i am participating in NaBloPoMo which is known as National Blog Posting Month in which the invitation or challenge is to post a blog every day [except on day 2 of the month when you are camping in a place with no internet signal even for your cute little hotspot device!] and for this one i decided to take up one of the prompts they provided:

Do you have a mentor? Tell us about him or her. Are you a mentor to someone else? Tell us what that relationship has added to your life.

mentori wouldn’t say i have a mentor. in fact the only story i tell of having a mentor is one i had for literally five minutes. a great pastory guy by the name of Craig Duvel who i have grown to respect in leaps and bounds over the years but who always lived in a province far away from mine [and since he moved to my province, i moved country so that didn’t help a lot]. i remember sitting with him at a camp and i think it was related to my struggles with pornography/masturbation at the time but his advice was, ‘Keep a Short Account with God’ and i have used that and shared that many times since then. He told a story of how one morning at 3am he was woken up and remembered some unconfessed sin in his life and how he went to the lounge and fell facedown before God and made it right with God… the idea being that you start a new day with a fresh slate not being burdened or judged by your brokenness or any recent mess you may have been the cause of. And it works. When we allow sin to build up, it is like building a tab at a bar – it gets to the point where it is more natural to say, “Stick it on my tab” than it is to really be grieved by it or want to deal with it. So any time you become aware of sin in your life, or anything breaking intimate relationship with Him then right there and then, or as soon as possible, deal with it, make right and if you need to make right with people too, then do it as soon as you can.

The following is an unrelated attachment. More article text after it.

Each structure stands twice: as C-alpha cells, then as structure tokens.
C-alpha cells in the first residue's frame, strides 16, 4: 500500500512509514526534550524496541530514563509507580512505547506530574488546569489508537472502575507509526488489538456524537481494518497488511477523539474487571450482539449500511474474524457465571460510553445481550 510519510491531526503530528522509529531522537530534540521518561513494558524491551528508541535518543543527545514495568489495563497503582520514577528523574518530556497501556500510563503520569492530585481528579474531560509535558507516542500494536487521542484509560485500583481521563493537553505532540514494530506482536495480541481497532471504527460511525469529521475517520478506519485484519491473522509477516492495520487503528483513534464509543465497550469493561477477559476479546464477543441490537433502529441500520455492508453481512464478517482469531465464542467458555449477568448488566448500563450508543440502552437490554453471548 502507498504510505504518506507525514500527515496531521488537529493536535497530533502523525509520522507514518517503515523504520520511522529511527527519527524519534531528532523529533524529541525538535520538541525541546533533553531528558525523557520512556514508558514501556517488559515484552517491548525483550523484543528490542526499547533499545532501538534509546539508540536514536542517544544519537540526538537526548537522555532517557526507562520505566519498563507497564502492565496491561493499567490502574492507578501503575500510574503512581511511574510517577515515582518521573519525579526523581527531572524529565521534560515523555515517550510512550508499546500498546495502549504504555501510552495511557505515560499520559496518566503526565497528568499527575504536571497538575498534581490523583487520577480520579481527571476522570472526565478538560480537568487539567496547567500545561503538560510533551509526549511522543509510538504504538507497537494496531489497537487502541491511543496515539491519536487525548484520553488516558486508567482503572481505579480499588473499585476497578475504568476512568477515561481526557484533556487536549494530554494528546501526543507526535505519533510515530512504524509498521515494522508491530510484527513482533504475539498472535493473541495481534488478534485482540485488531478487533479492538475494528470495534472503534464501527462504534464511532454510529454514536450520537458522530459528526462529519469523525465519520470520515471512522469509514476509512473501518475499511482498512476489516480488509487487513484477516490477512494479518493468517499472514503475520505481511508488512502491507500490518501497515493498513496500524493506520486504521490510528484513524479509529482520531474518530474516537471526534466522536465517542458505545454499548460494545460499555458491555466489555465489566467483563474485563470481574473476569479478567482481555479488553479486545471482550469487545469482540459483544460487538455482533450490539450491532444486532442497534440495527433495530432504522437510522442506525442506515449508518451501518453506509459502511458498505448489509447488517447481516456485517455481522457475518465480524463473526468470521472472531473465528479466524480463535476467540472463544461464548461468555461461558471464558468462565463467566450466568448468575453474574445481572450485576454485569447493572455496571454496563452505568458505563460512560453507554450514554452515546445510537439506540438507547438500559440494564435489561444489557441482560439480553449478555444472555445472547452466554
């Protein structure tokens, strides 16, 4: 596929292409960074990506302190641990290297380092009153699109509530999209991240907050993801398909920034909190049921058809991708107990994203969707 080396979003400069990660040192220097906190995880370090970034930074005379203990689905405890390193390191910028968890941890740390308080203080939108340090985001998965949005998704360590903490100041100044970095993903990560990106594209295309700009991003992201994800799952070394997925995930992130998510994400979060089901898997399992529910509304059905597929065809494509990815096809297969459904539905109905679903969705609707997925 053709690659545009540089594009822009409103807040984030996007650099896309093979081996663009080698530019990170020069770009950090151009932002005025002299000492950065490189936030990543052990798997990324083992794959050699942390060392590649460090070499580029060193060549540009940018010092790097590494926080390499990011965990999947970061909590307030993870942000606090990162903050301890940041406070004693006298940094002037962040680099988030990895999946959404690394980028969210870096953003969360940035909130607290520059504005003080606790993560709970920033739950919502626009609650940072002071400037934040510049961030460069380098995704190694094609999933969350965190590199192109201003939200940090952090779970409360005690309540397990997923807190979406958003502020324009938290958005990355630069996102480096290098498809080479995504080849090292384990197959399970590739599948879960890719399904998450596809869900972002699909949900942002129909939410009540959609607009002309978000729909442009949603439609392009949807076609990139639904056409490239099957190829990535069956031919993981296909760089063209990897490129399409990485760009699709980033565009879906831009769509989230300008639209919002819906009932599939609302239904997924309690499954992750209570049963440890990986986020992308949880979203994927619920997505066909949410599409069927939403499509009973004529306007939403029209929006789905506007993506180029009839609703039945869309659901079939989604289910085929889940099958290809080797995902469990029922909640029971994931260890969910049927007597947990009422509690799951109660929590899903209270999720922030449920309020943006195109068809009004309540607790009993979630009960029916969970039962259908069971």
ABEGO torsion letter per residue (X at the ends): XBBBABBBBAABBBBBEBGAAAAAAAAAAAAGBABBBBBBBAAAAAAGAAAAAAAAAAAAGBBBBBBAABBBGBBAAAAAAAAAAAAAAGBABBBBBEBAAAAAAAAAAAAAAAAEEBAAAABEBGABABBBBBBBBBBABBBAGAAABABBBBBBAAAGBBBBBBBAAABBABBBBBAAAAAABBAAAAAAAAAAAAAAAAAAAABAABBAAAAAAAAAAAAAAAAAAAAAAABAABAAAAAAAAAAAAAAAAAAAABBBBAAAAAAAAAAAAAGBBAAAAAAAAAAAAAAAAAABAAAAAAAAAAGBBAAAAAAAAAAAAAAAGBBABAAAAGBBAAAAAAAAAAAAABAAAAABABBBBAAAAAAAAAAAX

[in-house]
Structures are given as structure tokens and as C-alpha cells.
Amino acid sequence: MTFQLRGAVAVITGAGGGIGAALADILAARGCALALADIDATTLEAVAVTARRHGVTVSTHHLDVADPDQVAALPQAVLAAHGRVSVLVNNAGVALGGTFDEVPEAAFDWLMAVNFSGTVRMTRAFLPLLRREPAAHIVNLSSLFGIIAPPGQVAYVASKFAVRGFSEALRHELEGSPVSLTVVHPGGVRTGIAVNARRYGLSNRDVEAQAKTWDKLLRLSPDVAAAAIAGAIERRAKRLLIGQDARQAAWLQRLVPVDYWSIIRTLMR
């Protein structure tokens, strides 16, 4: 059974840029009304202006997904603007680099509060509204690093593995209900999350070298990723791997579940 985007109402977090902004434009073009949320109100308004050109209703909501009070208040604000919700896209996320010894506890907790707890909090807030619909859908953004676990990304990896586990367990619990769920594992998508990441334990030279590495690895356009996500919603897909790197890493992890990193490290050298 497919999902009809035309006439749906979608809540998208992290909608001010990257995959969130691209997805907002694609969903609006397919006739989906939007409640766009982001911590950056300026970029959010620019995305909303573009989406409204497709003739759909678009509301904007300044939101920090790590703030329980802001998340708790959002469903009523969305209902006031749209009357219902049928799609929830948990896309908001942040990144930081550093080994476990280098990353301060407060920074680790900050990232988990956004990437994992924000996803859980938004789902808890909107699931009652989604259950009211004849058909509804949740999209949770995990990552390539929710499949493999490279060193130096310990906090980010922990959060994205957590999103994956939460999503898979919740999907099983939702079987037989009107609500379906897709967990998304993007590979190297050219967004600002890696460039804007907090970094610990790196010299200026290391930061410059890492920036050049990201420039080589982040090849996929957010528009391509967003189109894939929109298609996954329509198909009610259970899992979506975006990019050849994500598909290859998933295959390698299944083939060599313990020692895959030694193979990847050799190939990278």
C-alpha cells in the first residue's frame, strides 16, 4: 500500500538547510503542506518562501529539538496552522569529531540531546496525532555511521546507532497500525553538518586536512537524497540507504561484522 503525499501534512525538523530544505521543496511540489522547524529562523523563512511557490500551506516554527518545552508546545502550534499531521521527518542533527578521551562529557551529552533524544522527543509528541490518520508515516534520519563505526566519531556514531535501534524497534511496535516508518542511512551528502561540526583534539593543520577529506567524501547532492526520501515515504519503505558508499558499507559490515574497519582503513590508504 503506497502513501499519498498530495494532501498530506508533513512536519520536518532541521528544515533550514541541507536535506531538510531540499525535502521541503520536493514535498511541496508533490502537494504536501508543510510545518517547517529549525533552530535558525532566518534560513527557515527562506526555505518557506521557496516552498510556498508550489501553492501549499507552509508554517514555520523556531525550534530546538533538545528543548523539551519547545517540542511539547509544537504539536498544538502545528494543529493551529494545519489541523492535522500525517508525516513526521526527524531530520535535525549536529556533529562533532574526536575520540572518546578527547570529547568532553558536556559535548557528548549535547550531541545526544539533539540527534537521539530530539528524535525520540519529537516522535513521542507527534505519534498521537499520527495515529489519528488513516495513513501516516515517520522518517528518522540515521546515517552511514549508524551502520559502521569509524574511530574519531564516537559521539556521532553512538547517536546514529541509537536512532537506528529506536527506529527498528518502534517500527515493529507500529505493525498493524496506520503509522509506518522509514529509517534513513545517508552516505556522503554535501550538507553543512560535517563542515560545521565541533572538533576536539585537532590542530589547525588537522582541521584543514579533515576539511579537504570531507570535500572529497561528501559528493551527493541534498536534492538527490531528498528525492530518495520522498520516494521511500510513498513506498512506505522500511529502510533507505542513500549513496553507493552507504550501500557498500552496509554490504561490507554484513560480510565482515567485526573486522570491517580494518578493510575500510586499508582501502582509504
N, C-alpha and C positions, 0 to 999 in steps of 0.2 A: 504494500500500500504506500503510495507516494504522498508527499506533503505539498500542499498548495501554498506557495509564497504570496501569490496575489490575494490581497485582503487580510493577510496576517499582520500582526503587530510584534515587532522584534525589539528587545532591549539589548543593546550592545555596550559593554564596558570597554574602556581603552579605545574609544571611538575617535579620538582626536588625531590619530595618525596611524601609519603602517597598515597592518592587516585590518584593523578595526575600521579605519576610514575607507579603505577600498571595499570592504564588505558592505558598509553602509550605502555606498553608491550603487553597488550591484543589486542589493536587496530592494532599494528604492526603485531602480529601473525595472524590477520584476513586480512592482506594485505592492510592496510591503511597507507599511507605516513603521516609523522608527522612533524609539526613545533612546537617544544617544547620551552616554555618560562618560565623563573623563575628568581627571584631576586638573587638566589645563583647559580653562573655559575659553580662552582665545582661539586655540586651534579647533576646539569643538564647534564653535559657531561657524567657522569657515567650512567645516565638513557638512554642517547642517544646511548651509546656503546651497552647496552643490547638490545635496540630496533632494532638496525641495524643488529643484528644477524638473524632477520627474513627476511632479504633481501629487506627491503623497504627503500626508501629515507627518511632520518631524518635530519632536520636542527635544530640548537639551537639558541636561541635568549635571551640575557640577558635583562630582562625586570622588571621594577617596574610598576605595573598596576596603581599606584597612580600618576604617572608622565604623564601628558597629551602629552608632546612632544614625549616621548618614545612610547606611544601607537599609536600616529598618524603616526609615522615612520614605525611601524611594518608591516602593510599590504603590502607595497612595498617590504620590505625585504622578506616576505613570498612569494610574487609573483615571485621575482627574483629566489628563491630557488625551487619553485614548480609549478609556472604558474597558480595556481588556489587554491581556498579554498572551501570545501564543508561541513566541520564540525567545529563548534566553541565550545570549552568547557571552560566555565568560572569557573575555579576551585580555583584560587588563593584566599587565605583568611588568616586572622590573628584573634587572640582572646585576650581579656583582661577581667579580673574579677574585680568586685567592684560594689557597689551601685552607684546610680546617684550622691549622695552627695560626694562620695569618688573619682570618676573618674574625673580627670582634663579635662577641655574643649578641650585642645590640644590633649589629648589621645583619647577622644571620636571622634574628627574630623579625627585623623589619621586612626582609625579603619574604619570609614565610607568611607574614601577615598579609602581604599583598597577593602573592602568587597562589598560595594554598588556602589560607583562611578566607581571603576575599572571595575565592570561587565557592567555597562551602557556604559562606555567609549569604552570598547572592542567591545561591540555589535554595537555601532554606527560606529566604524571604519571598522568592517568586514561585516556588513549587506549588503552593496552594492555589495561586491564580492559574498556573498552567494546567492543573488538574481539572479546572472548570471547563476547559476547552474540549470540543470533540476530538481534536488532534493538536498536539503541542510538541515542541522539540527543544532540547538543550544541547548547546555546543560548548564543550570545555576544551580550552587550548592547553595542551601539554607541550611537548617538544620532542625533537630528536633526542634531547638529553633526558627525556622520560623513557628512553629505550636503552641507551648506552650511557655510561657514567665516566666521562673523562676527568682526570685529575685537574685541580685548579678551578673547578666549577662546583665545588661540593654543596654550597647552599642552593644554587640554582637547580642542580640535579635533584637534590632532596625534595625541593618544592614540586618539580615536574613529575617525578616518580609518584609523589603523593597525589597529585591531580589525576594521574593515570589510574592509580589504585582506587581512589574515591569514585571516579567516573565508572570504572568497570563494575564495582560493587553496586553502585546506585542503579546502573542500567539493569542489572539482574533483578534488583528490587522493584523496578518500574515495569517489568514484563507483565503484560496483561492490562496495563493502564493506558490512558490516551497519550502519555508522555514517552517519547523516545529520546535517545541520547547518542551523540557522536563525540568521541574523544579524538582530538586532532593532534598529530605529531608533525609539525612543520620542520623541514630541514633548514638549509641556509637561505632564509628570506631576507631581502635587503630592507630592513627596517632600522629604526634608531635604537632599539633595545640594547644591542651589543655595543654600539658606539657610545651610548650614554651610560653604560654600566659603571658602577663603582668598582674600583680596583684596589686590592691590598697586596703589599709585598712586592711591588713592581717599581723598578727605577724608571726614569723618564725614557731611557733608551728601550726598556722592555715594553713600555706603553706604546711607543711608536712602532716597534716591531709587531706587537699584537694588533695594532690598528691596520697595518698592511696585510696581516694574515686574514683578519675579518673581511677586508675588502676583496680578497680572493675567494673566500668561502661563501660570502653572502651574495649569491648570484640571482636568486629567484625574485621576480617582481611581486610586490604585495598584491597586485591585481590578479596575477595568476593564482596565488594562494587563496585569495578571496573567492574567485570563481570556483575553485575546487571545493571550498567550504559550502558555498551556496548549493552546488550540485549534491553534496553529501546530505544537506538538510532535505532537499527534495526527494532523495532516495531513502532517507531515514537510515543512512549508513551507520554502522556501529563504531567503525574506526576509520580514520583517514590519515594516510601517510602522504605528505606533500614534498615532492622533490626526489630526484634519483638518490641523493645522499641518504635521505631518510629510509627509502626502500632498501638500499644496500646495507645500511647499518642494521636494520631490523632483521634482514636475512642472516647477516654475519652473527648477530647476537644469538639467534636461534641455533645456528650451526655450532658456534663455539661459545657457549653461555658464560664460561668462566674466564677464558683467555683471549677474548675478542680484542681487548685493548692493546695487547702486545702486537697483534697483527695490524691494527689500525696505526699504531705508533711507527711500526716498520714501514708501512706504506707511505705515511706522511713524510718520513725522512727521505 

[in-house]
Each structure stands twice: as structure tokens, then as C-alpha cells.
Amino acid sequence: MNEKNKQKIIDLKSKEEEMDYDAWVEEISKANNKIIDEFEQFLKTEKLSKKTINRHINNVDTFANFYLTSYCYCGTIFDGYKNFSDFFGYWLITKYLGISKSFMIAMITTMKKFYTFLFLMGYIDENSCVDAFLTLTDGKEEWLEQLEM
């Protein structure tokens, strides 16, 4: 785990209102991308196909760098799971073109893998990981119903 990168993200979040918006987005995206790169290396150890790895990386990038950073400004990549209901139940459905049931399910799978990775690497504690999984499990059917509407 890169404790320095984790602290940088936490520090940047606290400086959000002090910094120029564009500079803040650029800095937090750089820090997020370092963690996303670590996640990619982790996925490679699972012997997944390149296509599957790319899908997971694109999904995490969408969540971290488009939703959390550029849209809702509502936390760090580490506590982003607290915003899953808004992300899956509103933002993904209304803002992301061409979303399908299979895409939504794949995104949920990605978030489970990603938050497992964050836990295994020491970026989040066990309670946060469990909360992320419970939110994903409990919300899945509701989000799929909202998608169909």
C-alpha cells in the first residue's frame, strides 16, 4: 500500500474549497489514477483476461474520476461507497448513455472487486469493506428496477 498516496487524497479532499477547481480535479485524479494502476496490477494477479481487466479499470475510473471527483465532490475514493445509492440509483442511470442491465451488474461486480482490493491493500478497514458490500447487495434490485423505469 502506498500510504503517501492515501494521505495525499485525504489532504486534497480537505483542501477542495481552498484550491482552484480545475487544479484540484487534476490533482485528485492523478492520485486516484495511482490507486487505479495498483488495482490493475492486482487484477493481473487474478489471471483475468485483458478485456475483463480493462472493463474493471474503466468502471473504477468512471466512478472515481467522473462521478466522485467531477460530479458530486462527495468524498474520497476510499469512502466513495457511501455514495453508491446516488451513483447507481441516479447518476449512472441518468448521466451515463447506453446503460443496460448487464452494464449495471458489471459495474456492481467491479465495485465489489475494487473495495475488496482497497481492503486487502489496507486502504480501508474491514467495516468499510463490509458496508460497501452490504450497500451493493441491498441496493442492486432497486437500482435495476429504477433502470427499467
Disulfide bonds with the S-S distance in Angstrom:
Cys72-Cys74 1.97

so only 5 minutes of mentoring, but it was completely helpful.

WHERE HAVE ALL THE MENTORS GONE?

for me it has usually been a story of either not recognising any older men in the contexts i am in who i respect in the sense that i would want them mentoring me, or that those people who i have seen with those things  just seeming so incredibly busy with so much other stuff that they would not be suitable candidates. i definitely had a mentor in my earliest youth leading role in terms of helping me lead and grow in confidence and maturity in a lot of leadership related areas, but i think to some extent we had a difference of vision and ethos and so it didn’t feel like the kind of mentoring i imagine, but i am completely grateful for his presence in my life back then and owe a lot to him.

but in the absence physical mentors in terms of men who are older than me pouring into my life it has become a combination of literary mentors [so the influence of passionate men of God like Keith Green and John Wimber and others who spoke into my life through the pages of books], peer mentors [so being co-mentored by good friends of a more similar age or even younger like Sean Du Toit, Bruce Collins, Rob Lloyd, Andy Pitt and i could go on] and also through men like Paul and Peter, David and Moses, and of course Jesus Christ. none of these were formal mentoring relationships, but through watching and listening and late night conversations and hearing stories of and from, these people spoke [and continue to speak] loudly into my life.